GoDC buddy Wayne has kindly requested some digging into the story of the “hobbit homes” on V St. NW. We’re happy to oblige as we are quite curious of their origins. So, this will be a unique “If Walls Could Talk” for GoDCer Wayne.
The homes we are investigating are situated about two blocks from 18th and U St. NW. If you’ve ever walked by them, you know what we’re referring to. There are five homes on V St. NW (1730 to 1738), three on 17th St. NW (2100 to 2104) and three more on Florida Ave. NW (1700 to 1706).
Now, we have heard the theory that they are somehow connected to the old Boundary Castle (i.e., on top of Meridian Hill where Beekman Place stands today). But, after hours of exhaustive digging through material, we were unable to find a direct link between the two. The only thing currently tying them together is their location and the Seneca sandstone used to construct them. (If anyone can provide the documented evidence, please share it with us).
Also, we should add that, we found several of the servants who worked at the Henderson family’s massive home in the U.S. Census as well as the city directories of the time, some in homes that obviously no longer exist. Claudia Webb, maid, Edward Bennett, chef, William Carter, chauffeur, Pierre Bertheau, chef, George Fowler, coachman and Valerie Vidal, governess — are you feeling like this is Dowton Abbey? — all were listed as living either at 1601 Florida Ave. or 2200 16th St. NW (i.e., the castle).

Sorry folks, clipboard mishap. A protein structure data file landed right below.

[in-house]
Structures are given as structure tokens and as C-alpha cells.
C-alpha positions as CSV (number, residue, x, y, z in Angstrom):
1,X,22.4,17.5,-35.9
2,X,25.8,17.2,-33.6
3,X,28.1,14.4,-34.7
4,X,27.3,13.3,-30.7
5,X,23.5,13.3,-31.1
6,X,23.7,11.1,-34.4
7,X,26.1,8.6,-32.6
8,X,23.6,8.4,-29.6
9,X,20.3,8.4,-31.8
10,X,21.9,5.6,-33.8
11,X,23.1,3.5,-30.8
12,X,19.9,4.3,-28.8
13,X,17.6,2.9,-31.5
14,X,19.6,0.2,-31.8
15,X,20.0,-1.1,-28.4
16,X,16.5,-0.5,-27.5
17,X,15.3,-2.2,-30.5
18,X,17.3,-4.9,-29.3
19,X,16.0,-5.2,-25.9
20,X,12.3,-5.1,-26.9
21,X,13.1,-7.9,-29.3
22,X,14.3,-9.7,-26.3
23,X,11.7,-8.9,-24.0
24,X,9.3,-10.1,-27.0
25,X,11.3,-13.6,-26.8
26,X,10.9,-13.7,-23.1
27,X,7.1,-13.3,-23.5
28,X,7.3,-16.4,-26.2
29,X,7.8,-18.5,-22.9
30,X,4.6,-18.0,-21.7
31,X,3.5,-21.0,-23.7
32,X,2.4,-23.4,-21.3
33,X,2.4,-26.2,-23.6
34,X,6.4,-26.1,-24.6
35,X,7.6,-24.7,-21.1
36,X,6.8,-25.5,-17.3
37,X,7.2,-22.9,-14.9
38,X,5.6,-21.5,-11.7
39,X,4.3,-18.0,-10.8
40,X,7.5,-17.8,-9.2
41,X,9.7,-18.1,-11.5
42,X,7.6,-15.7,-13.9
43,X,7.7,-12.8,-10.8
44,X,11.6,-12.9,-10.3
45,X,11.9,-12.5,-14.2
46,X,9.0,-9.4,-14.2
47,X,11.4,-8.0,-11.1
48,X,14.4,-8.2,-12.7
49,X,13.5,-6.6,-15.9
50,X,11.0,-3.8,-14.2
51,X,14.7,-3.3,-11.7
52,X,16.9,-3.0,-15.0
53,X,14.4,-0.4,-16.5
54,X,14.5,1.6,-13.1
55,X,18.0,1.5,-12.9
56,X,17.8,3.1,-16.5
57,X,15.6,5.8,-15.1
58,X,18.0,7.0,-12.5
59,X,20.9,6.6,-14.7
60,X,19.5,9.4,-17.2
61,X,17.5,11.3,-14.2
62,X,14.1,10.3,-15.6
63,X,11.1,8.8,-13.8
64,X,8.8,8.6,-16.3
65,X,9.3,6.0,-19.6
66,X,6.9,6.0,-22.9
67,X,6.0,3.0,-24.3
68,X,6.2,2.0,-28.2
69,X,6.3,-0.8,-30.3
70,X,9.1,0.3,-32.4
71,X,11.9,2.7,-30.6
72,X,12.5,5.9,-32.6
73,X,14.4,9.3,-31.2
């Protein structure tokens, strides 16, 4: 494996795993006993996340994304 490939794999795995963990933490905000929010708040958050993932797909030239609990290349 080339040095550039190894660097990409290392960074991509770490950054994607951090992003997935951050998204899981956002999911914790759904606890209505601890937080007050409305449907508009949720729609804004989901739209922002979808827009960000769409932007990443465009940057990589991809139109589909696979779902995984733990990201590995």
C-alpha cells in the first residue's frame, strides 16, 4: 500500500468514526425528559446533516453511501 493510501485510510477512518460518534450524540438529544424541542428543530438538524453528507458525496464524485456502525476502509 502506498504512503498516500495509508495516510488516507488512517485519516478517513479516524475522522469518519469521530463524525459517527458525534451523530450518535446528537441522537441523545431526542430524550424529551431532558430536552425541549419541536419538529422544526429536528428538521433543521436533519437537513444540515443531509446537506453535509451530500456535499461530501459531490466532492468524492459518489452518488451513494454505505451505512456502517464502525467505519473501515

It should also be added that odd numbers are on the north side of the block, so possible it was another building or just another address for the castle.
So, since they aren’t linked, what’s the story behind them?
First, let’s share with you a map of the area. Below is the 1903 Baist real estate map of Boundary St. (i.e., Florida Ave.), V St. and 17th St. to the right. The city squares are marked 149 and 150 (the larger one).
You will notice that a number of the homes in the area had already been built, including the ones we are looking into. They are marked as lots 240 to 244 on V St., and lots 1 to 7 in square 149 (lot 5 is still undeveloped today). It’s also neat to see all the homes on U St. (lots 245 to 273) are also built up by 1903. Any GoDCer happen to know someone who lives in one of the houses shown above?
Okay, back to the story … the square and lot numbers appear to change hands a number of times in the late 19th century. Square 149 appears to have been subdivided by Jesse D. Gibbs and square 150 by two men, Boughton and Moore.
On October 3rd, 1891, the Washington Post published the following report about new building permits.
E. D. Frazier, seven two-story brick dwellings, 1700 to 1706 Florida avenue and 2100 to 2104 Seventeenth street northwest, $14,000.
So, the homes in square 149 appear to have begun construction in 1891 and, what’s interesting, is that 1706 Florida Ave. (i.e., lot 5) doesn’t appear to be standing any more.
The Ghosts of D.C. theory is that he designed the homes with facades to mimic the Romanesque design of Boundary Castle (completed in 1888) in order to attract people to the developing far reaches of the city.